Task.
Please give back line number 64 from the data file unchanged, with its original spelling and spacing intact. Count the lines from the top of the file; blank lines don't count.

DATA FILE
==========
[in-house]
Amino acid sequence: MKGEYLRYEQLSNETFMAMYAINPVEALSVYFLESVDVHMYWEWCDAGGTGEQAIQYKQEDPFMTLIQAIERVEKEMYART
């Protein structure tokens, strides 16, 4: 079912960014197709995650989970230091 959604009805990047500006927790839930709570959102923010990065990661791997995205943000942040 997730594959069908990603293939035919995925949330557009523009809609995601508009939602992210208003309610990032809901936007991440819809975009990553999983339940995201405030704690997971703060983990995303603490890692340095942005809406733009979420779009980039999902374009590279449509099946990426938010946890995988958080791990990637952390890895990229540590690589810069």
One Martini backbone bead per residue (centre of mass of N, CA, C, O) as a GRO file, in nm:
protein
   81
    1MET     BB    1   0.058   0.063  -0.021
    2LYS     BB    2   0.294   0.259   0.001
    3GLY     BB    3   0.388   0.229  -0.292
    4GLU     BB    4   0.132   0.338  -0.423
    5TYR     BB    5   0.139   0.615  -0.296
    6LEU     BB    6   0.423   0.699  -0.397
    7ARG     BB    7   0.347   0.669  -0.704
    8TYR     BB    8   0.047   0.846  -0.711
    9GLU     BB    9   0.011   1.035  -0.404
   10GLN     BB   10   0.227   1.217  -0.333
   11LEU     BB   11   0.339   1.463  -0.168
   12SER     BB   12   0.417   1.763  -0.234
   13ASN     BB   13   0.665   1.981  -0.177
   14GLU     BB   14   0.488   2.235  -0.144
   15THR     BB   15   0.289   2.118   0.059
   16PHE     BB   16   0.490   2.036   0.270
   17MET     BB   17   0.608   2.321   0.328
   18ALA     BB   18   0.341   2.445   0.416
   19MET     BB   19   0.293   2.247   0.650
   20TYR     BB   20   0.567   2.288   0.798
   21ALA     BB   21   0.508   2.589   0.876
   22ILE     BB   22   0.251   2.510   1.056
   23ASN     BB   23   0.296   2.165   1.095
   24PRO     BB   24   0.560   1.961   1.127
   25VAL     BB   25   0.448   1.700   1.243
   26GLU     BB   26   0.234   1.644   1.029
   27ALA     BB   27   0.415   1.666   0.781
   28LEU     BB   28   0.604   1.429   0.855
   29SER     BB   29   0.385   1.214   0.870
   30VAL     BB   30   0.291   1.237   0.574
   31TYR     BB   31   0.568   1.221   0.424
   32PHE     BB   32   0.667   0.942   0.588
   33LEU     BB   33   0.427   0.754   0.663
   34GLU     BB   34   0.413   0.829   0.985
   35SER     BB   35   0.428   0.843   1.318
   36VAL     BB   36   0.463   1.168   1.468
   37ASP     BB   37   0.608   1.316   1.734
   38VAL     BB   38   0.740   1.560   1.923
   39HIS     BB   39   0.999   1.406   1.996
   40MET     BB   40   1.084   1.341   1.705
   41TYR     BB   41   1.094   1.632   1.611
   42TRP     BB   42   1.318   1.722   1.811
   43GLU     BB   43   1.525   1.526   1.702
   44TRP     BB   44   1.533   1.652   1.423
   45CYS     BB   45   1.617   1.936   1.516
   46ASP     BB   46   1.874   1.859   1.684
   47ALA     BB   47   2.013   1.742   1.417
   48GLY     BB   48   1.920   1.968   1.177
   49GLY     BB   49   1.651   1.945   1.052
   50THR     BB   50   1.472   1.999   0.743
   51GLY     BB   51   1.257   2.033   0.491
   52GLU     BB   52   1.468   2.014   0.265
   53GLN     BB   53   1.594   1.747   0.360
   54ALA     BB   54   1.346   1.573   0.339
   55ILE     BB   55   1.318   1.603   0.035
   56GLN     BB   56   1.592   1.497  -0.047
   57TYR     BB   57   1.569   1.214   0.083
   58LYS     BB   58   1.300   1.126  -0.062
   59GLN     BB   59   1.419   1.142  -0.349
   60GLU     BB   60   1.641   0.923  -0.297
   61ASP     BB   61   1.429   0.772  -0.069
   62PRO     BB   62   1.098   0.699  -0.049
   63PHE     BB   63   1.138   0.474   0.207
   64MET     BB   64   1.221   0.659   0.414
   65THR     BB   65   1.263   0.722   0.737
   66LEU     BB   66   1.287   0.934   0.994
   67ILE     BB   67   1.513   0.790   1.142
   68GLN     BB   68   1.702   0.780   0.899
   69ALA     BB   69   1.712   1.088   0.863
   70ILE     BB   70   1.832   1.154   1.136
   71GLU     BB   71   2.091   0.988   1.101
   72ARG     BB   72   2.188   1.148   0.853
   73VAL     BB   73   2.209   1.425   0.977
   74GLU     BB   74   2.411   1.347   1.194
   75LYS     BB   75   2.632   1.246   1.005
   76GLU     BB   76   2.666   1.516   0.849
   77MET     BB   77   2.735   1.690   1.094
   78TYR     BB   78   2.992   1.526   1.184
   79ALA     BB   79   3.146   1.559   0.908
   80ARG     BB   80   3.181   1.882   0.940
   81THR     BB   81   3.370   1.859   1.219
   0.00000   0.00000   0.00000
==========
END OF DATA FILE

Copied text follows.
   58LYS     BB   58   1.300   1.126  -0.062